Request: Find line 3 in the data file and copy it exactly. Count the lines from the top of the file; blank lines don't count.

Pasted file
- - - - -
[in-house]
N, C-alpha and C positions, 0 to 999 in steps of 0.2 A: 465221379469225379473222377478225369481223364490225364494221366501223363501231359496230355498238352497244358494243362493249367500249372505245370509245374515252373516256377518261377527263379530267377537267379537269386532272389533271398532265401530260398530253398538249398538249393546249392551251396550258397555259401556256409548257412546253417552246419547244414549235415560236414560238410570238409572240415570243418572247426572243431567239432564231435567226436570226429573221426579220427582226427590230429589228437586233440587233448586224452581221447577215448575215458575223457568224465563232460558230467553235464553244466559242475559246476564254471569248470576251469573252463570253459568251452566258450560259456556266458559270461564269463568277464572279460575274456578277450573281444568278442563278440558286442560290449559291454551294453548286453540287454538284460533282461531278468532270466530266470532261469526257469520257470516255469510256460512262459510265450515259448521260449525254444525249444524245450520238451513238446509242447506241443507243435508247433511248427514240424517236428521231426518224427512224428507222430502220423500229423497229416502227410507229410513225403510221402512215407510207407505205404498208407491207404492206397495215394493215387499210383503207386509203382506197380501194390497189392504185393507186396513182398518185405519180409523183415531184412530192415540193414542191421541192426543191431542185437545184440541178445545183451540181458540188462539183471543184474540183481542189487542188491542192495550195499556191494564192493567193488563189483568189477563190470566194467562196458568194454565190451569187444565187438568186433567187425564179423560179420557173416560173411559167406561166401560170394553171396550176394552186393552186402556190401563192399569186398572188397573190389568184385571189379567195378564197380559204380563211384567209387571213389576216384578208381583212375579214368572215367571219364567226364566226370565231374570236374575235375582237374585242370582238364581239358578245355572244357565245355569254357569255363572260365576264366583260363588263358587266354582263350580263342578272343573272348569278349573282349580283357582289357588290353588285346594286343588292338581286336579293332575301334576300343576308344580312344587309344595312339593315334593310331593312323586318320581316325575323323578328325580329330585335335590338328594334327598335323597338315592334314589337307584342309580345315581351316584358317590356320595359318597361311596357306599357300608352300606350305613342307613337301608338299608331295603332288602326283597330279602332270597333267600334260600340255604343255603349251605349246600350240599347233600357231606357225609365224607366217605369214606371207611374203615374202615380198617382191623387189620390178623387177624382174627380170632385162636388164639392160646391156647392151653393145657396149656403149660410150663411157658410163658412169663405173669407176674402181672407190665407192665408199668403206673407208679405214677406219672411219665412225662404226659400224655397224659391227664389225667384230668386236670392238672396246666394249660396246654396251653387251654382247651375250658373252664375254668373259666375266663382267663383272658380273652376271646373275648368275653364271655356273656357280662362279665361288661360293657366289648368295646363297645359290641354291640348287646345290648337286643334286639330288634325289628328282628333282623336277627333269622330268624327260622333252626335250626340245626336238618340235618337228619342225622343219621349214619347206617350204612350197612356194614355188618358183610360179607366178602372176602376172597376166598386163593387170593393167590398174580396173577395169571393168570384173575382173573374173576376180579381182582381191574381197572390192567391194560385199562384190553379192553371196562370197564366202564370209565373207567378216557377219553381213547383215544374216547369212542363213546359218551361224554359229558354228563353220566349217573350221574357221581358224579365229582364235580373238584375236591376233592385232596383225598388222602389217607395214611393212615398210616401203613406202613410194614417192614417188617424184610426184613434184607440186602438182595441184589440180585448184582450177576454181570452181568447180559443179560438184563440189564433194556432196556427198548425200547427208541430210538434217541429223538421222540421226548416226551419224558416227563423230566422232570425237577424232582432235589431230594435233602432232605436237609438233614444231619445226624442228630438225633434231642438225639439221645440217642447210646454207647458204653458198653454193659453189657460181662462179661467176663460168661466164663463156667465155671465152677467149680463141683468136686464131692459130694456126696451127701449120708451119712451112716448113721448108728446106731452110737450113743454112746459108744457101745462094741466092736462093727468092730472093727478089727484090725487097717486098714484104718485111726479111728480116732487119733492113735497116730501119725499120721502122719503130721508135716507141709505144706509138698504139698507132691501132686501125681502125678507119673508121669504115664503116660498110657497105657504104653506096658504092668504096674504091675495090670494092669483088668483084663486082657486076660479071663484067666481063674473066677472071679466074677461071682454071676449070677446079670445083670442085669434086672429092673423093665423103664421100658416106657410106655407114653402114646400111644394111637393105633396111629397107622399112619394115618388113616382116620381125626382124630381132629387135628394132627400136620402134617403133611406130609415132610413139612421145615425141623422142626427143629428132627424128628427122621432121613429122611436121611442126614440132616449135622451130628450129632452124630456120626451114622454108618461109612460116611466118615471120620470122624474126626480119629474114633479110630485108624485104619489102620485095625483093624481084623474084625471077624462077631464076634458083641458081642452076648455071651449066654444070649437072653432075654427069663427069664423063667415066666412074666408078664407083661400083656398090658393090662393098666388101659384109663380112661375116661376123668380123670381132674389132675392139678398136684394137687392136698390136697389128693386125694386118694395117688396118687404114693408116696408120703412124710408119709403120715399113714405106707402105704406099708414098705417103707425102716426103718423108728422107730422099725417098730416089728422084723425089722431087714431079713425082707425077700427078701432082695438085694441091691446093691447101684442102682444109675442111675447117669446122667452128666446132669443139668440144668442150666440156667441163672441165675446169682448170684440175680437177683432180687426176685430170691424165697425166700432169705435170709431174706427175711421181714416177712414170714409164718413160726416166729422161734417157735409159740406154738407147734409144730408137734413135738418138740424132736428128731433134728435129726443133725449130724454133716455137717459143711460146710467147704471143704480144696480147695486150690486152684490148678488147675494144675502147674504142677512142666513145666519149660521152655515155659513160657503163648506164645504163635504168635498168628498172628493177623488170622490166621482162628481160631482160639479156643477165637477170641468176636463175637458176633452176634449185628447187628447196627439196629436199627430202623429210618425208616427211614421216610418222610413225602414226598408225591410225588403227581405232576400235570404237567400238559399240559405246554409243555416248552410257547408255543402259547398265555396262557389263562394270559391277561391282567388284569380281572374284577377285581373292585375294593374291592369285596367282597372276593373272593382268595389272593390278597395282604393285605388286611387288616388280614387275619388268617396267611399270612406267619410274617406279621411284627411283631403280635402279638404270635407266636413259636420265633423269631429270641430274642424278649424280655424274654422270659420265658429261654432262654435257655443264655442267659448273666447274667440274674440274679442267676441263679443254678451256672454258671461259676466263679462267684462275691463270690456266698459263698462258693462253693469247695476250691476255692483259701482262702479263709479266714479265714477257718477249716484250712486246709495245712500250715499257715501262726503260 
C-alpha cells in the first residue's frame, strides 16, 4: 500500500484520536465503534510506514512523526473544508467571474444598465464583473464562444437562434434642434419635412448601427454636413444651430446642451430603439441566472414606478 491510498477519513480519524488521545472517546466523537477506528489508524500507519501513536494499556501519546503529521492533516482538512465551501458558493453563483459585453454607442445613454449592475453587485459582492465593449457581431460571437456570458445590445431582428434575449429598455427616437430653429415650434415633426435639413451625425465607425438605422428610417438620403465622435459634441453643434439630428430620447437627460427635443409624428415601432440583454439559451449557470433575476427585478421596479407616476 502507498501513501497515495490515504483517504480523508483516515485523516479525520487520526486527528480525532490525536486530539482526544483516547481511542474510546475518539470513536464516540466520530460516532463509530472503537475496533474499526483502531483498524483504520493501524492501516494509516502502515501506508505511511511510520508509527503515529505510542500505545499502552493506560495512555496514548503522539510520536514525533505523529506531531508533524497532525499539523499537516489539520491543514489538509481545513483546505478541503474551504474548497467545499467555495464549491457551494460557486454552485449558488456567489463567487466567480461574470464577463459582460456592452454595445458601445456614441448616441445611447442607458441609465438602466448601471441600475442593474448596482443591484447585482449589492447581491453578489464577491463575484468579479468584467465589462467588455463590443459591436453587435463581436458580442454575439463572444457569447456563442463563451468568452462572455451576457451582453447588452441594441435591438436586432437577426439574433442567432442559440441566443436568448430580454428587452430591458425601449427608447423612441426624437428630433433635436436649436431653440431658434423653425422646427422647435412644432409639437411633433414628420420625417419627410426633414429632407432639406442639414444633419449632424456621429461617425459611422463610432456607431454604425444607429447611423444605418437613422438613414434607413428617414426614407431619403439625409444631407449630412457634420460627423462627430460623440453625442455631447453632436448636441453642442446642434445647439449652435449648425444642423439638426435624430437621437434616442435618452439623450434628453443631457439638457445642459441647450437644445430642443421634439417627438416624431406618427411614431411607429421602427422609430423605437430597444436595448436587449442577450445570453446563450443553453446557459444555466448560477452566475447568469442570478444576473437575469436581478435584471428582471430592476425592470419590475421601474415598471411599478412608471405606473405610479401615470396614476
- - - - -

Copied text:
C-alpha cells in the first residue's frame, strides 16, 4: 500500500484520536465503534510506514512523526473544508467571474444598465464583473464562444437562434434642434419635412448601427454636413444651430446642451430603439441566472414606478 491510498477519513480519524488521545472517546466523537477506528489508524500507519501513536494499556501519546503529521492533516482538512465551501458558493453563483459585453454607442445613454449592475453587485459582492465593449457581431460571437456570458445590445431582428434575449429598455427616437430653429415650434415633426435639413451625425465607425438605422428610417438620403465622435459634441453643434439630428430620447437627460427635443409624428415601432440583454439559451449557470433575476427585478421596479407616476 502507498501513501497515495490515504483517504480523508483516515485523516479525520487520526486527528480525532490525536486530539482526544483516547481511542474510546475518539470513536464516540466520530460516532463509530472503537475496533474499526483502531483498524483504520493501524492501516494509516502502515501506508505511511511510520508509527503515529505510542500505545499502552493506560495512555496514548503522539510520536514525533505523529506531531508533524497532525499539523499537516489539520491543514489538509481545513483546505478541503474551504474548497467545499467555495464549491457551494460557486454552485449558488456567489463567487466567480461574470464577463459582460456592452454595445458601445456614441448616441445611447442607458441609465438602466448601471441600475442593474448596482443591484447585482449589492447581491453578489464577491463575484468579479468584467465589462467588455463590443459591436453587435463581436458580442454575439463572444457569447456563442463563451468568452462572455451576457451582453447588452441594441435591438436586432437577426439574433442567432442559440441566443436568448430580454428587452430591458425601449427608447423612441426624437428630433433635436436649436431653440431658434423653425422646427422647435412644432409639437411633433414628420420625417419627410426633414429632407432639406442639414444633419449632424456621429461617425459611422463610432456607431454604425444607429447611423444605418437613422438613414434607413428617414426614407431619403439625409444631407449630412457634420460627423462627430460623440453625442455631447453632436448636441453642442446642434445647439449652435449648425444642423439638426435624430437621437434616442435618452439623450434628453443631457439638457445642459441647450437644445430642443421634439417627438416624431406618427411614431411607429421602427422609430423605437430597444436595448436587449442577450445570453446563450443553453446557459444555466448560477452566475447568469442570478444576473437575469436581478435584471428582471430592476425592470419590475421601474415598471411599478412608471405606473405610479401615470396614476